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Dr. Julie Louise Gerberding, director of the Centers for Disease Control and Prevention (CDC) will speak at the UCLA School of Public Health’s annual commencement ceremony on Friday, June 13. The program begins at 5:30 p.m. in Royce Hall on the UCLA campus.
As part of the Department of Health and Human Services, Atlanta-based CDC is recognized as the lead federal agency for protecting health and safety at home and abroad, providing credible information to enhance health decisions and promoting health through strong partnerships. CDC serves as the national focus for developing and applying disease prevention and control, environmental health, and health promotion and education activities designed to improve the health of the people of the United States.
"We are thrilled to have a speaker of Dr. Gerberding's stature as this year's commencement speaker," said Dr. Linda Rosenstock, dean of the UCLA School of Public Health. "Our students are fortunate to have the privilege of hearing Dr. Gerberding's perspective on dealing with the pressing public health issues of our time."
Gerberding became director of CDC as well as the administrator of the Agency for Toxic Substances and Disease Registry on July 3, 2002. Prior to her current appointments, she served as acting deputy director of National Center for Infectious Diseases (NCID), where she played a major role in leading CDC's response to the anthrax bioterrorism events of 2002.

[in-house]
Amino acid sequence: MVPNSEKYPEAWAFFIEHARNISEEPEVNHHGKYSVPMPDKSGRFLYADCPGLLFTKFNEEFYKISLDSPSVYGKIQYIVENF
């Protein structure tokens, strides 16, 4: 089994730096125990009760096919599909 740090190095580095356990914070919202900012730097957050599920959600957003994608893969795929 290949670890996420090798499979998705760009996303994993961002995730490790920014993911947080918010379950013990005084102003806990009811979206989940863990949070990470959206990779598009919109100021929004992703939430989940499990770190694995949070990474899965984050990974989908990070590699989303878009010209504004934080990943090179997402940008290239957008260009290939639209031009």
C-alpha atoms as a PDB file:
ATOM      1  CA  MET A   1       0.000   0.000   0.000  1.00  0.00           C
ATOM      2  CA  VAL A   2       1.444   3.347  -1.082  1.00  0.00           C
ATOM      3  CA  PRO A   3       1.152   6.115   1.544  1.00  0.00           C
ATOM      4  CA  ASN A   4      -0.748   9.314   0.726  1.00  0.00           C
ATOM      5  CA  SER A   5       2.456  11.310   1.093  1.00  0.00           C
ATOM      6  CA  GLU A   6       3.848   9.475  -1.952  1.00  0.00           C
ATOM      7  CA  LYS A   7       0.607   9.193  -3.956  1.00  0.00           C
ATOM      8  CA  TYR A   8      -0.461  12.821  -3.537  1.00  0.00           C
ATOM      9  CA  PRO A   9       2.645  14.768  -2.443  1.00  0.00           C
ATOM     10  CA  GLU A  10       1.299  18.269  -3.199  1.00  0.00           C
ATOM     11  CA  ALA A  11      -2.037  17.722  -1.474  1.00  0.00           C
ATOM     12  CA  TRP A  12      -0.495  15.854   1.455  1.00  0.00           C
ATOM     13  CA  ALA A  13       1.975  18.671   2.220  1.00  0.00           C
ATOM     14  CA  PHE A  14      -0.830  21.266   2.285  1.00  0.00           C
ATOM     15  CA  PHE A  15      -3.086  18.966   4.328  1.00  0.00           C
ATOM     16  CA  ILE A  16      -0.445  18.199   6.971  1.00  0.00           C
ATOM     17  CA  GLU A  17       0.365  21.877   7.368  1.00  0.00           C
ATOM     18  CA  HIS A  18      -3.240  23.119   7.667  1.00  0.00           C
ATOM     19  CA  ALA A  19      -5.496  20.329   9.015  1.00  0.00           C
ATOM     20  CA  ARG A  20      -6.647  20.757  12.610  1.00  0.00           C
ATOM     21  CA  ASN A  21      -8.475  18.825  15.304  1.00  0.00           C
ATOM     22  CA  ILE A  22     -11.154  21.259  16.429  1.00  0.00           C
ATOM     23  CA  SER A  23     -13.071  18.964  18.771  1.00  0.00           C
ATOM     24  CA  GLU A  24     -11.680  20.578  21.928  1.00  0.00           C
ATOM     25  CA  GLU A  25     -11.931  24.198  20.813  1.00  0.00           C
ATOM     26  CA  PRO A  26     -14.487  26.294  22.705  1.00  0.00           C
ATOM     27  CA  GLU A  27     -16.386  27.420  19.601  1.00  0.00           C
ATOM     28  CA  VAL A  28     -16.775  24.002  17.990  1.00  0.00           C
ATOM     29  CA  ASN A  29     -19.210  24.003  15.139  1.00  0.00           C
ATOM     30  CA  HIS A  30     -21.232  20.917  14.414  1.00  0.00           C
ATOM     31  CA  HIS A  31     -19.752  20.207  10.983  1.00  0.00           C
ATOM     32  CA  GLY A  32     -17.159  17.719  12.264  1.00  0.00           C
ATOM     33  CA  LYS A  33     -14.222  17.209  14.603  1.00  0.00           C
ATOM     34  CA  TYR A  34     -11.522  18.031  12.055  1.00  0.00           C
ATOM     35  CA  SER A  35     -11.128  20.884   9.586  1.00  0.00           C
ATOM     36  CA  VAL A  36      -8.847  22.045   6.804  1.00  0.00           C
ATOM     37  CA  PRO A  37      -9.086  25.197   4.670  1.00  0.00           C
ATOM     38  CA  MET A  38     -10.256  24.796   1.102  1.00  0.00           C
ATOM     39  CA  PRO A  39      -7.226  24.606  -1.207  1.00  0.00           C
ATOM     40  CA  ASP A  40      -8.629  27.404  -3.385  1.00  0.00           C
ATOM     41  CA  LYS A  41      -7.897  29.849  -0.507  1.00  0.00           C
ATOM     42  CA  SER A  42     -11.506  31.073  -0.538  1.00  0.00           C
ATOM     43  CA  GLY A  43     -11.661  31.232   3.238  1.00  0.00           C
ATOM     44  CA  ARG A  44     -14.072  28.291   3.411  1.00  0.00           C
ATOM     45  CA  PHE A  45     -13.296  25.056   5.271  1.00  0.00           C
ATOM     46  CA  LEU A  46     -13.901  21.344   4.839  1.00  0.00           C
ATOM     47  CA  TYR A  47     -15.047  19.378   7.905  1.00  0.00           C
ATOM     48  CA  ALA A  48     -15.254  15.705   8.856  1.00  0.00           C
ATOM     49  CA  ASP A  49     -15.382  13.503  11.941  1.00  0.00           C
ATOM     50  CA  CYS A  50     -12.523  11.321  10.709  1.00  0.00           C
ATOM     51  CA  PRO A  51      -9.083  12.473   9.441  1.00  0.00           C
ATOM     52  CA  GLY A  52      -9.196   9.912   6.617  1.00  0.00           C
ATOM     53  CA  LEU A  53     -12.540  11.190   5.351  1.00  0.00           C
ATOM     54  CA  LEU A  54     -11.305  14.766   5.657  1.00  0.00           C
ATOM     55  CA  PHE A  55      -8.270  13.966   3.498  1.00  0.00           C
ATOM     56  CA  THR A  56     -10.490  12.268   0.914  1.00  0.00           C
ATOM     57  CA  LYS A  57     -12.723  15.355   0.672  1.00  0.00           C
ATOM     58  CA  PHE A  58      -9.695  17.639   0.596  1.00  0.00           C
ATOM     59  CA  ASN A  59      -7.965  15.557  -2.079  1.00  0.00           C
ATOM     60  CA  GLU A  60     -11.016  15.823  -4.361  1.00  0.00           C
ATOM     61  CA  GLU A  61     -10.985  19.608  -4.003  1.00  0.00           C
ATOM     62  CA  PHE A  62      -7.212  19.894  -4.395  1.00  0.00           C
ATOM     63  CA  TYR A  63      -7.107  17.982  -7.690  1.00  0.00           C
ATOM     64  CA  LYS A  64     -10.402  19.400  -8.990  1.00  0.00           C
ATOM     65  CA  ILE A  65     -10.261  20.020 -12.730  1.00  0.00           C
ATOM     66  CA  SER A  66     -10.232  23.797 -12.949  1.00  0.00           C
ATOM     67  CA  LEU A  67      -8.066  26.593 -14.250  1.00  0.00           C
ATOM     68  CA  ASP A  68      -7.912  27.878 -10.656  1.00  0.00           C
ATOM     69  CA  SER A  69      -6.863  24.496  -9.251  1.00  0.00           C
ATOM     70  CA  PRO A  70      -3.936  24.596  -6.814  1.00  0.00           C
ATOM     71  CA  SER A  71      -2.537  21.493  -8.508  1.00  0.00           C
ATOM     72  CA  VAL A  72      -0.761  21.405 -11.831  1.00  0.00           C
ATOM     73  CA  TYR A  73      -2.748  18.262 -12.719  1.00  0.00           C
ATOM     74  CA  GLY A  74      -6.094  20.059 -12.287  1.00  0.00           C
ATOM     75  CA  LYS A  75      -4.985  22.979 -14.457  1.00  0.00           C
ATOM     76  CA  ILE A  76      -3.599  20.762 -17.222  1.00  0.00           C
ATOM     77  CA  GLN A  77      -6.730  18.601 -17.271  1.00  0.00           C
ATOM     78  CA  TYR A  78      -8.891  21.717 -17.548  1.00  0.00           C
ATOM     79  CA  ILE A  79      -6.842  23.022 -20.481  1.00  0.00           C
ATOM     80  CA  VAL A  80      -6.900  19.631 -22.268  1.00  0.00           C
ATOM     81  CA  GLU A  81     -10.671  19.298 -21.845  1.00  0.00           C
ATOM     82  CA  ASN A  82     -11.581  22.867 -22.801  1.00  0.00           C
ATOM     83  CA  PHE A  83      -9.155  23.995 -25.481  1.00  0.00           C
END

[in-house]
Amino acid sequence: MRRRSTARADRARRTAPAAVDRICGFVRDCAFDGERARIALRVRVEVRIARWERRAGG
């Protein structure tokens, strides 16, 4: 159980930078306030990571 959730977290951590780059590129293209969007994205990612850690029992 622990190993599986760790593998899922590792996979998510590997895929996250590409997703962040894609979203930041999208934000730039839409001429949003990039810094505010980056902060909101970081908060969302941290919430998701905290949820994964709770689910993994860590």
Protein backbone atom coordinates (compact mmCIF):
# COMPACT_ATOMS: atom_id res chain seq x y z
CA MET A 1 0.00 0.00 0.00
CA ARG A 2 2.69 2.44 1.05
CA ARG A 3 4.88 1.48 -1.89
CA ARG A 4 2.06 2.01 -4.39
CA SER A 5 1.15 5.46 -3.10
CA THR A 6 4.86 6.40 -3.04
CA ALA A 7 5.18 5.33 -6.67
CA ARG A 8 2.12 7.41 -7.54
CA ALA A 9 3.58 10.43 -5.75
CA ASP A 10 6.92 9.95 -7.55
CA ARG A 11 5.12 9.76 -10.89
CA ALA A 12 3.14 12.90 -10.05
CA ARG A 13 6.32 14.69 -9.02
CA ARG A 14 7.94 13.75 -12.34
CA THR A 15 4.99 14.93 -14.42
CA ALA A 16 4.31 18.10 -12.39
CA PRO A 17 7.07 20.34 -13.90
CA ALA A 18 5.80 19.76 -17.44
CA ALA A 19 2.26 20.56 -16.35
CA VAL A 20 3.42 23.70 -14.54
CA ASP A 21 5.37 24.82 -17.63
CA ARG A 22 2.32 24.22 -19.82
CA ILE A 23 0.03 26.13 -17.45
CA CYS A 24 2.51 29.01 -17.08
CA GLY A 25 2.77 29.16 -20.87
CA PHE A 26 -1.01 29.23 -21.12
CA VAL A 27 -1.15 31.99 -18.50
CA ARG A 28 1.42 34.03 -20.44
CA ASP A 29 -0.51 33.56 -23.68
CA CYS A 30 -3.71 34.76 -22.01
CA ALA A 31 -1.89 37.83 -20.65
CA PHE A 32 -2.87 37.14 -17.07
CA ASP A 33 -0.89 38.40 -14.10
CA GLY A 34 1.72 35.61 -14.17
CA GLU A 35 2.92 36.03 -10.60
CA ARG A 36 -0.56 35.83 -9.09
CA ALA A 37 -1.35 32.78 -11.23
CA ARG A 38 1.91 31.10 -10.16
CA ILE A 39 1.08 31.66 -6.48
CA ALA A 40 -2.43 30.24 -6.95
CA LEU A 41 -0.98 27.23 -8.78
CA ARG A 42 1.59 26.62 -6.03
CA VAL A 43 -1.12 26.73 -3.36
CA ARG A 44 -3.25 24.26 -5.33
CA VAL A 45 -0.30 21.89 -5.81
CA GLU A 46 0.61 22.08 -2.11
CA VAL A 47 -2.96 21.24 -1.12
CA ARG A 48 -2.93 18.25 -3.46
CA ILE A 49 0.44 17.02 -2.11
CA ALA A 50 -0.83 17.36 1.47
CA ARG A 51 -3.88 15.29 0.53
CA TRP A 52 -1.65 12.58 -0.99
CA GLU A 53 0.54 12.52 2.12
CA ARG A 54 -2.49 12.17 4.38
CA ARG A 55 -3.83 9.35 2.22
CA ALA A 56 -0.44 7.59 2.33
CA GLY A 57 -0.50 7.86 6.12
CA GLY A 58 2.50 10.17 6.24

Gerberding joined CDC in 1998 as director of the Division of Healthcare Quality Promotion, NCID, where she developed CDC's patient safety initiatives and other programs to prevent infections, antimicrobial resistance and medical errors in health care settings.
Prior to coming to CDC, she worked at the University of California at San Francisco (UCSF) as director of the Prevention Epicenter, a multidisciplinary service, teaching and research program that focused on preventing infections in patients and their health-care providers. She also holds appointments as associate clinical professor of medicine (infectious diseases) at Emory University and associate professor of medicine at UCSF.
The UCLA School of Public Health is dedicated to enhancing the public's health by conducting innovative research, training future leaders and health professionals, translating research into policy and practice, and serving local, national and international communities.
With an overall enrollment of about 600, the school comprises five departments: Biostatistics, Community Health Sciences, Environmental Health Science, Epidemiology and Health Services. Approximately 240 students graduate each year with advanced degrees from these programs.
Detailed information about the school is available online at www.ph.UCLA.edu.